I’m a little scared. I take a little comfort in having gone that far last year. I don’t know what’s beyond that … and that’s a little scary.  Emotion identified.  Labeled.  And accepted.  

During my morning garden meditation this morning a gentle voice whispered in my ear, “darling … no one is coming to save you.”  It wasn’t dire.  It wasn’t like straight out of a horror movie.  It was just a simple, gentle fact.

No one is coming to save me.  I need to do this on my own.  People can cheer on the sidelines … they can shout words of encouragement … but in the end, I need to take that step … I need to keep putting one foot in front of the other.  Only I can cross that bridge.  No one else can do it for me. No one can make it easier.  No one can take away that primal fear or battle those voices in my head shouting at me that it’s impossible.  I don’t know how to do this.  I have to have faith in those strangers whom have been there.  I have no other way across that invisible bridge because no one is coming to do it for me. I’ve been reading people’s stories on BOOM.  I’ve been reading the articles. Putting blind faith in people besides myself.  Relying on their information and accounts.  That’s new to me.  Trusting someone besides myself.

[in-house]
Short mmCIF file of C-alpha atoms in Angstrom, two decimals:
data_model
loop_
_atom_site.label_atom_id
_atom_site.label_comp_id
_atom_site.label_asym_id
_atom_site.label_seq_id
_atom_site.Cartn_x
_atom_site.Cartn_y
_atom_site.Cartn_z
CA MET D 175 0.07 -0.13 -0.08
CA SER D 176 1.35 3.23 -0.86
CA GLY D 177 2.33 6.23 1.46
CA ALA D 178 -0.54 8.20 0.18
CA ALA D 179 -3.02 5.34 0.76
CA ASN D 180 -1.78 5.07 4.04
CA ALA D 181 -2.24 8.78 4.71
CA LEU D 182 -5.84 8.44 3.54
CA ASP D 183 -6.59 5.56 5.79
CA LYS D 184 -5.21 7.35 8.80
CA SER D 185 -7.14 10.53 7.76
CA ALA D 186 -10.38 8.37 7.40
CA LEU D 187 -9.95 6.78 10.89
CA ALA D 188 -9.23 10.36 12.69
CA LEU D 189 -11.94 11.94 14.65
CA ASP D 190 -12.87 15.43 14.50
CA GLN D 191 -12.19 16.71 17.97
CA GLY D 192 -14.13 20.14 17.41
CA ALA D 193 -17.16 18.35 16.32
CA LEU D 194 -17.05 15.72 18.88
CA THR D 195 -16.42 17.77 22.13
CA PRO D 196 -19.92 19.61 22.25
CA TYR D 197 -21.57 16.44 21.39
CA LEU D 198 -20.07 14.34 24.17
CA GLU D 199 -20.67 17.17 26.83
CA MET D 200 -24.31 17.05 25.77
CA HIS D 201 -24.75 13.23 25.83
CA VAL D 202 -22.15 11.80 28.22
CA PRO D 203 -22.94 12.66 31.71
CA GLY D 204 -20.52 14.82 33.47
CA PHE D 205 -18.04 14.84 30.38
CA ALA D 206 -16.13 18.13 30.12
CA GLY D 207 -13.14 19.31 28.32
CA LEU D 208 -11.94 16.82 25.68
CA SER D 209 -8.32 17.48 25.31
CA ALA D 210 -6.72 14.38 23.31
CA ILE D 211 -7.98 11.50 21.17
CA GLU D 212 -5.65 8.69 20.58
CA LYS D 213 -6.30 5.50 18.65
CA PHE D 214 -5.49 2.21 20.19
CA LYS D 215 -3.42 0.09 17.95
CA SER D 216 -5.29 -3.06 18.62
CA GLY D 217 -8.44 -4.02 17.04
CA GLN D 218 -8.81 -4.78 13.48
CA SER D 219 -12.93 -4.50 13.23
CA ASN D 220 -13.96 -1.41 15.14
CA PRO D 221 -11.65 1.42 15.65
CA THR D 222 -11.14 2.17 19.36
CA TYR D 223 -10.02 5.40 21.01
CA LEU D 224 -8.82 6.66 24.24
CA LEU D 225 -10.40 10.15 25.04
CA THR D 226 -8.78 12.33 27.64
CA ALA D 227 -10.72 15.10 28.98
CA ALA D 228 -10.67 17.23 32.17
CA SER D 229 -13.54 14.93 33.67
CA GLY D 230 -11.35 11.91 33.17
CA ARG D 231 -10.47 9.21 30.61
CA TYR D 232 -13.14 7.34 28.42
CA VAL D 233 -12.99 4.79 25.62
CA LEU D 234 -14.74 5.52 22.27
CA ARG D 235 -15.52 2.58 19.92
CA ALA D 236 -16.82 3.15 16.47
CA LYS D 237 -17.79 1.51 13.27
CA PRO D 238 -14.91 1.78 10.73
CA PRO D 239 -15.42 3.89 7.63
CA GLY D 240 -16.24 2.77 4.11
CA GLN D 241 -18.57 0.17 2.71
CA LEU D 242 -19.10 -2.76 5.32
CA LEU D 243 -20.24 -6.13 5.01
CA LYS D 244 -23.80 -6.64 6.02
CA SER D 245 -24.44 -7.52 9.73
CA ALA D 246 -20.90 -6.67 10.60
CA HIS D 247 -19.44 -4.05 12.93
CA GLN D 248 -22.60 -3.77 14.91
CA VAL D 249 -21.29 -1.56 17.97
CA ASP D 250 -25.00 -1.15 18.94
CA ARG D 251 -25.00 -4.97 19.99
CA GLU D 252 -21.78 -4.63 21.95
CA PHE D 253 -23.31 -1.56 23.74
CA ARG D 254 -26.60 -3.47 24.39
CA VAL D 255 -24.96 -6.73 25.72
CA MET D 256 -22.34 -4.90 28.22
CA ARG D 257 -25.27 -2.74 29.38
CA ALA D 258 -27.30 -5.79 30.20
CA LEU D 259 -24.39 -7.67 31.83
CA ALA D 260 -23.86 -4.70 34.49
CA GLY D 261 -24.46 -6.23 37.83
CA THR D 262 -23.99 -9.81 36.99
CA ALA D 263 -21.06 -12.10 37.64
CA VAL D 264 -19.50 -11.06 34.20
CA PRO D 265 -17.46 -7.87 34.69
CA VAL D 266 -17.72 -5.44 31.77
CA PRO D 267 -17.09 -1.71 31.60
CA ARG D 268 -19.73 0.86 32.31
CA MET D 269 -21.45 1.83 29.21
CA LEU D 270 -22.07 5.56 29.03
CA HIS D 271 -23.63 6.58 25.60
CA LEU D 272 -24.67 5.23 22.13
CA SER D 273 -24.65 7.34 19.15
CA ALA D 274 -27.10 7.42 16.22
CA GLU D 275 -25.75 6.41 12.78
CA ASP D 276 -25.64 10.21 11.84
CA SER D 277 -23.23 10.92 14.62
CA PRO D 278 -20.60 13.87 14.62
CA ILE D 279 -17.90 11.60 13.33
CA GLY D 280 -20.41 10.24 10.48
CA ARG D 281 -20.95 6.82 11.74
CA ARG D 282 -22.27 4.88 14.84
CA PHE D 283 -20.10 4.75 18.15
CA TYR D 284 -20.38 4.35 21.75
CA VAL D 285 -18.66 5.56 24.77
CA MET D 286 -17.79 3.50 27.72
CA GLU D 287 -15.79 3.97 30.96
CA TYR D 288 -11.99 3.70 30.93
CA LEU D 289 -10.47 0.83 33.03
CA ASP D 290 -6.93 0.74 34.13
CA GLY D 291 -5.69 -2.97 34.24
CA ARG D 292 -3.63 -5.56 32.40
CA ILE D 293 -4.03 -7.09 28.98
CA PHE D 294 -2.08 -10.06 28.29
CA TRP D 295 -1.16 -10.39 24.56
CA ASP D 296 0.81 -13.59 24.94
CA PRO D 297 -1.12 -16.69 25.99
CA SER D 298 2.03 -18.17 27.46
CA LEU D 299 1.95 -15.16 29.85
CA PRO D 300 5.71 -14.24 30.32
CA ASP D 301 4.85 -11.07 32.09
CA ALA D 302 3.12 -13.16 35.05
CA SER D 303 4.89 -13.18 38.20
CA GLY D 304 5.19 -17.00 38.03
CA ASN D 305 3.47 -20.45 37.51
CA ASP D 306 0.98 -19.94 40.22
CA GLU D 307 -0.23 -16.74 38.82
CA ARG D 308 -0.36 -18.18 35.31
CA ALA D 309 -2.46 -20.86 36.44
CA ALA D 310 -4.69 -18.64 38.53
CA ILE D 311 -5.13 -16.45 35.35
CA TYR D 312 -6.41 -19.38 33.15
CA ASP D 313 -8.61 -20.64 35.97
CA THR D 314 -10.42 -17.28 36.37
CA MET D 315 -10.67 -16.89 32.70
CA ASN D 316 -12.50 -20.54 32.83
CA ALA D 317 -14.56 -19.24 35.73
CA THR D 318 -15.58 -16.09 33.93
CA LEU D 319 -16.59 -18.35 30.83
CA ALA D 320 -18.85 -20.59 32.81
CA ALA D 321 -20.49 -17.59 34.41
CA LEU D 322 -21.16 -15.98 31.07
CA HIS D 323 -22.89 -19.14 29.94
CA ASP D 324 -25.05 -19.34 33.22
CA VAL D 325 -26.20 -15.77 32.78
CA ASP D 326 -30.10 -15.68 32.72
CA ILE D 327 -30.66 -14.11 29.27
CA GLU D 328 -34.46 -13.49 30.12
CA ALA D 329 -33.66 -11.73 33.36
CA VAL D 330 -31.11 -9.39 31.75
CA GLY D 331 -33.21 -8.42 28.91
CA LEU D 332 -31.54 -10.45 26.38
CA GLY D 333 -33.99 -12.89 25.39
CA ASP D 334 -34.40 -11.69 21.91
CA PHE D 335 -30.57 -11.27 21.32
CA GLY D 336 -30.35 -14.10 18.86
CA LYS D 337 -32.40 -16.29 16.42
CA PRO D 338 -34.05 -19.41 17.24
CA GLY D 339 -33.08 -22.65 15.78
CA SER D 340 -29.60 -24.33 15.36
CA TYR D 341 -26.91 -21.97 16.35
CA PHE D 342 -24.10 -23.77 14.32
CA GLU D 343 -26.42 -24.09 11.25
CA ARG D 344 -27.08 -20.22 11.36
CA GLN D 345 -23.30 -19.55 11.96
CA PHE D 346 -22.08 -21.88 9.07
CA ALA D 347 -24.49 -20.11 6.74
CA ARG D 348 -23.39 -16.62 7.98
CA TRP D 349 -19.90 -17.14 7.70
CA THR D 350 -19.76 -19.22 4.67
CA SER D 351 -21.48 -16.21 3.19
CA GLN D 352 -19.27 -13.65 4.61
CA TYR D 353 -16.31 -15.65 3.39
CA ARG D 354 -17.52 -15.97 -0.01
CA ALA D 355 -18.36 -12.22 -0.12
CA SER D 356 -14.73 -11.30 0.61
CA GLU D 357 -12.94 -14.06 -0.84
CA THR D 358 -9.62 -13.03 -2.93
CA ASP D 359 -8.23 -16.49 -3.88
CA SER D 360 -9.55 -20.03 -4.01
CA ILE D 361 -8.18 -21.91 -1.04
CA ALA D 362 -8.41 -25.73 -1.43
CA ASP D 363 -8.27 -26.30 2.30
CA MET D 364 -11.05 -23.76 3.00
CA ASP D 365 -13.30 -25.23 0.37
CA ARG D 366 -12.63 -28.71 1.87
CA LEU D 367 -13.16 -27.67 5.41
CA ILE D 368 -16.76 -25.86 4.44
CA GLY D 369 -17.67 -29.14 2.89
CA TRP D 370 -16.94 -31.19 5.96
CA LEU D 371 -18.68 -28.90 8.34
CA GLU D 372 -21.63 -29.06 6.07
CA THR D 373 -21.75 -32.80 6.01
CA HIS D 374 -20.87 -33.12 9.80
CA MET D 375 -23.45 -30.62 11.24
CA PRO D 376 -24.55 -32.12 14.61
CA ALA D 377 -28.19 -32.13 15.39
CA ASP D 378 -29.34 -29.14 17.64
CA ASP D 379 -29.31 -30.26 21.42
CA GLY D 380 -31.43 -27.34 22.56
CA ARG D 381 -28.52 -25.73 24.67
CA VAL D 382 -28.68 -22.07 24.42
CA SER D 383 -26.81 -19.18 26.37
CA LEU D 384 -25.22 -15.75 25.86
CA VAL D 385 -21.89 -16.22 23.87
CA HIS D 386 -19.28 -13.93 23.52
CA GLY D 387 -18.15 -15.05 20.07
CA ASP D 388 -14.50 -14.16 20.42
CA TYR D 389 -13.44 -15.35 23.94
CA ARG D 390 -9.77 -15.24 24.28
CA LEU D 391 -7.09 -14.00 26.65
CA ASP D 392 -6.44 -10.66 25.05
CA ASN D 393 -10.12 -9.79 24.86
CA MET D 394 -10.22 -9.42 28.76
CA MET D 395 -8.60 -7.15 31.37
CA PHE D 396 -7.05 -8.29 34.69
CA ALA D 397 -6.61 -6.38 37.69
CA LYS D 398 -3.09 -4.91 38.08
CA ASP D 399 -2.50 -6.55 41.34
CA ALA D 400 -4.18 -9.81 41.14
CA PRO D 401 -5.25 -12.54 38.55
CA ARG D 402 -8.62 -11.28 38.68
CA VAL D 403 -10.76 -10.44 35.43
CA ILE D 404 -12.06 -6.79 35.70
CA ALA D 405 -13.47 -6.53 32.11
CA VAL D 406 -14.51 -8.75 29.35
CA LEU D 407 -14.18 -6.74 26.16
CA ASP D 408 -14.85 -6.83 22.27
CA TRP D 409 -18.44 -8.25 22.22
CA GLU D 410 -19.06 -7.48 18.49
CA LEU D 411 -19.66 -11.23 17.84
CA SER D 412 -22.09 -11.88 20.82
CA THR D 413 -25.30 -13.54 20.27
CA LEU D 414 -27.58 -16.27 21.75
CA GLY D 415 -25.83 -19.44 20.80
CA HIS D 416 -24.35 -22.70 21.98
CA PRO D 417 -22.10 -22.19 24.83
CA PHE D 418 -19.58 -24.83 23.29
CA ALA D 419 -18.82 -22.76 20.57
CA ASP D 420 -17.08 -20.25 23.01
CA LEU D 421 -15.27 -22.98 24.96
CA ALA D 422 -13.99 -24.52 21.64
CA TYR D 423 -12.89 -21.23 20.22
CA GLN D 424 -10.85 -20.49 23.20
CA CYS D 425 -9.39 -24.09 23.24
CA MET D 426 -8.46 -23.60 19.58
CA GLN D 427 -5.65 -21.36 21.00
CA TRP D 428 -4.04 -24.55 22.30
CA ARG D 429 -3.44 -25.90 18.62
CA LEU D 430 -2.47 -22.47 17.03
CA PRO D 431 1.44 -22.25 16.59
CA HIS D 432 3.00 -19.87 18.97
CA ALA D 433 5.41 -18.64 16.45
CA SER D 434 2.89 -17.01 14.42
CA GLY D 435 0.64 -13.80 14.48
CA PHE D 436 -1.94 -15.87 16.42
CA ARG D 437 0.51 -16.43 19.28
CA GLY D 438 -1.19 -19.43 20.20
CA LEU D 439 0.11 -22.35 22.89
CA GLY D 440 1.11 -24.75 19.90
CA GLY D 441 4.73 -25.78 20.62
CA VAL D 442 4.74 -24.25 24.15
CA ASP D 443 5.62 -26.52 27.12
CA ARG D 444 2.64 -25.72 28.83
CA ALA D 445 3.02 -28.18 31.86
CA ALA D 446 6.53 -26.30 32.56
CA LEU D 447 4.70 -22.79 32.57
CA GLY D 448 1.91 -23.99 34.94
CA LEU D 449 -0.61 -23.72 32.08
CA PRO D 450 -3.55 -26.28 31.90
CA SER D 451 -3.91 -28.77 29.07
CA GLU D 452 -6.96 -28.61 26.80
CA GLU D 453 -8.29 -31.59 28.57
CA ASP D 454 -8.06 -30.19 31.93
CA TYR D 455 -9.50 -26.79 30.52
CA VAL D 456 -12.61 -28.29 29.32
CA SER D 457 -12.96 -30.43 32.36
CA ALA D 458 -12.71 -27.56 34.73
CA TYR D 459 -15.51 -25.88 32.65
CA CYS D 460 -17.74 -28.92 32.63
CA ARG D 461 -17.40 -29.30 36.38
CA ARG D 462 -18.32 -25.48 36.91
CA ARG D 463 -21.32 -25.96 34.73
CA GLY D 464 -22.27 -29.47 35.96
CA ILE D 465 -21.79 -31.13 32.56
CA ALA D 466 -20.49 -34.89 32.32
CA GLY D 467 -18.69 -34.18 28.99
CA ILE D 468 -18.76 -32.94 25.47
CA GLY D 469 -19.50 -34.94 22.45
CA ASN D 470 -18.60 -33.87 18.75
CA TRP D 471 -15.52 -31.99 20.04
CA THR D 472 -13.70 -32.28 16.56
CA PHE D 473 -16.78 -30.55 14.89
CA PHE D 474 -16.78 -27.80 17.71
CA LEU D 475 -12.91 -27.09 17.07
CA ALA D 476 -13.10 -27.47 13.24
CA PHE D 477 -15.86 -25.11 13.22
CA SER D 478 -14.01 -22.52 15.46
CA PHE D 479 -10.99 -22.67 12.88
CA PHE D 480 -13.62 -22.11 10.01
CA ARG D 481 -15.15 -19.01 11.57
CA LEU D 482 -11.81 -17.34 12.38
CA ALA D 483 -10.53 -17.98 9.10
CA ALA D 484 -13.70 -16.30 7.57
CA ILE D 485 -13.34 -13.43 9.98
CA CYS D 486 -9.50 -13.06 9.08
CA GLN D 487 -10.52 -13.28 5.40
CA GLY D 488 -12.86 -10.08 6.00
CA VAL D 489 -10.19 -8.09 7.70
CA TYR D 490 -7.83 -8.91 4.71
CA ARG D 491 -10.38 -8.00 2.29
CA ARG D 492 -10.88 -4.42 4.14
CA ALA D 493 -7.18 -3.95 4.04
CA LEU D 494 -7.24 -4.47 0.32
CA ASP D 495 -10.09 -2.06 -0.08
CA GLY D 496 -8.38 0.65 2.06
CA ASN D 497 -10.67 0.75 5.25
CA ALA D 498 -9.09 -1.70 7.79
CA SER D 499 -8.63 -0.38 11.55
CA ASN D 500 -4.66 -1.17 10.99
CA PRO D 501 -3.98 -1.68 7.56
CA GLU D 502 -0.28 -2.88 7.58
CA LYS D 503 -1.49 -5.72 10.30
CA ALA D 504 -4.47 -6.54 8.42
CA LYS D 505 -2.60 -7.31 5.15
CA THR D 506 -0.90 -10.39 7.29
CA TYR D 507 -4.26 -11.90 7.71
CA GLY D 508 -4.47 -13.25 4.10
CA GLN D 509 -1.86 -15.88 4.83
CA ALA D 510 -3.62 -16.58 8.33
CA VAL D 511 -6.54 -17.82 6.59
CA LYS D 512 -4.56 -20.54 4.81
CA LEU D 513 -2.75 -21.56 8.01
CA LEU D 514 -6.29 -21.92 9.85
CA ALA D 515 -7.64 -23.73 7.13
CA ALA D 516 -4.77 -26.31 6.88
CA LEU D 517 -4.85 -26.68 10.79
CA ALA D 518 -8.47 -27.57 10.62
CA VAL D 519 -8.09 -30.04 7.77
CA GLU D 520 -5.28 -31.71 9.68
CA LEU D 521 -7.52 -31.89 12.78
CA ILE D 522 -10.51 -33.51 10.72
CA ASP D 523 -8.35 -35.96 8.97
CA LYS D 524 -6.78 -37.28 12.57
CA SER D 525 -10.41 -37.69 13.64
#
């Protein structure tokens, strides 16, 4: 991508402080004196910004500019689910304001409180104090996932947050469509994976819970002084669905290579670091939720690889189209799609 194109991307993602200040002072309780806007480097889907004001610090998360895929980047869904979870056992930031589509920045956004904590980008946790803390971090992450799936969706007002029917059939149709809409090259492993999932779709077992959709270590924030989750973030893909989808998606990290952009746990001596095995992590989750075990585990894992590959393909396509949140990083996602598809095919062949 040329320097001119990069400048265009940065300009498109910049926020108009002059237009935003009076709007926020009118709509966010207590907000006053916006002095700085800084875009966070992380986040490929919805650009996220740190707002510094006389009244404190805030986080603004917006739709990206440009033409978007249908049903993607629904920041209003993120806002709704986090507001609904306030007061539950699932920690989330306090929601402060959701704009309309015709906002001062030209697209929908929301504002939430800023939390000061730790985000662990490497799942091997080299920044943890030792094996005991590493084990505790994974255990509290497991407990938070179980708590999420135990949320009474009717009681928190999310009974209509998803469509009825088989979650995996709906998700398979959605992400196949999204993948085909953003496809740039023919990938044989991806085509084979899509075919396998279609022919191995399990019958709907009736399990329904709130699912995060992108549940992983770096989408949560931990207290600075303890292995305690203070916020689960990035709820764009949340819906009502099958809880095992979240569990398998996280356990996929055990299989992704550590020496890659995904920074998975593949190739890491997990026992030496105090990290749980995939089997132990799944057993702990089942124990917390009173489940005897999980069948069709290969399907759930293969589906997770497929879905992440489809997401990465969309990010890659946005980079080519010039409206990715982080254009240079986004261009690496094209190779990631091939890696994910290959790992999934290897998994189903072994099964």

I am not now, nor will I ever be, a moderate drinker.  I have no off switch.  Those two statements are facts.  Let me type that with a little more certainty for that stubborn lil siren in the back who sings so beautifully … I am not now, nor will I ever be, a moderate drinker.  I have no off switch.  I’m no longer craving the taste of alcohol.  In truth, I don’t think I ever really liked the taste.  I crave the numbing effect.  I crave the quiet it brings to my very crowded head.  I crave the muzzle it gives my insecurities and self doubt.  I listened to that siren for ten years.  I believed her songs.  I believed she was beautiful.  It’s time to leave her on the edge of that chiasm and continue stepping, one foot in front of the other, across that invisible bridge.

I will not drink today.

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More Reading :

One Day at a Time

Demystifying Sober – Survival Guide From My First 10 Days Alcohol-Free